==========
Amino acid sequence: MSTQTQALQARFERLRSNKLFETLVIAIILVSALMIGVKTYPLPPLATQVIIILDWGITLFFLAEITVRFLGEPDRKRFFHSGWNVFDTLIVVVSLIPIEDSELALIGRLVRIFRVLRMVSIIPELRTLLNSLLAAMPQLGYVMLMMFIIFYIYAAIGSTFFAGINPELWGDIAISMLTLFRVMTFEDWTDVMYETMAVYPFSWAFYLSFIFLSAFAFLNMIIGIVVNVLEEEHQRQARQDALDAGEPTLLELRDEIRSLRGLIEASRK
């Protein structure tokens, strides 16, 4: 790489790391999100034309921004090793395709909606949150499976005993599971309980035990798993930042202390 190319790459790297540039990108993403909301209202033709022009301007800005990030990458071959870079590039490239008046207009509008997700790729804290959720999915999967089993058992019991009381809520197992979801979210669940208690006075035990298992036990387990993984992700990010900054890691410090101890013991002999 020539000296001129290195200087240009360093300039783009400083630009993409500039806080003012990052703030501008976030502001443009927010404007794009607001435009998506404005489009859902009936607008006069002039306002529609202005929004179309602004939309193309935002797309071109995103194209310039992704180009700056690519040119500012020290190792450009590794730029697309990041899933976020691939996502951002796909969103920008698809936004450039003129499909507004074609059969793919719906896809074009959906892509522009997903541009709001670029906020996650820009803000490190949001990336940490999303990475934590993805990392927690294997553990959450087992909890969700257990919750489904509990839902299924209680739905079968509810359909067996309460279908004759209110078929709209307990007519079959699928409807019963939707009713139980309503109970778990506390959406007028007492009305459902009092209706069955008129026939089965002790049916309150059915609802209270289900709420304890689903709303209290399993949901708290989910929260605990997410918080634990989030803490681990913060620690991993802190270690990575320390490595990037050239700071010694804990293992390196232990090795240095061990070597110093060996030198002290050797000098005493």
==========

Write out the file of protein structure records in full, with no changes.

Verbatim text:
Amino acid sequence: MSTQTQALQARFERLRSNKLFETLVIAIILVSALMIGVKTYPLPPLATQVIIILDWGITLFFLAEITVRFLGEPDRKRFFHSGWNVFDTLIVVVSLIPIEDSELALIGRLVRIFRVLRMVSIIPELRTLLNSLLAAMPQLGYVMLMMFIIFYIYAAIGSTFFAGINPELWGDIAISMLTLFRVMTFEDWTDVMYETMAVYPFSWAFYLSFIFLSAFAFLNMIIGIVVNVLEEEHQRQARQDALDAGEPTLLELRDEIRSLRGLIEASRK
């Protein structure tokens, strides 16, 4: 790489790391999100034309921004090793395709909606949150499976005993599971309980035990798993930042202390 190319790459790297540039990108993403909301209202033709022009301007800005990030990458071959870079590039490239008046207009509008997700790729804290959720999915999967089993058992019991009381809520197992979801979210669940208690006075035990298992036990387990993984992700990010900054890691410090101890013991002999 020539000296001129290195200087240009360093300039783009400083630009993409500039806080003012990052703030501008976030502001443009927010404007794009607001435009998506404005489009859902009936607008006069002039306002529609202005929004179309602004939309193309935002797309071109995103194209310039992704180009700056690519040119500012020290190792450009590794730029697309990041899933976020691939996502951002796909969103920008698809936004450039003129499909507004074609059969793919719906896809074009959906892509522009997903541009709001670029906020996650820009803000490190949001990336940490999303990475934590993805990392927690294997553990959450087992909890969700257990919750489904509990839902299924209680739905079968509810359909067996309460279908004759209110078929709209307990007519079959699928409807019963939707009713139980309503109970778990506390959406007028007492009305459902009092209706069955008129026939089965002790049916309150059915609802209270289900709420304890689903709303209290399993949901708290989910929260605990997410918080634990989030803490681990913060620690991993802190270690990575320390490595990037050239700071010694804990293992390196232990090795240095061990070597110093060996030198002290050797000098005493």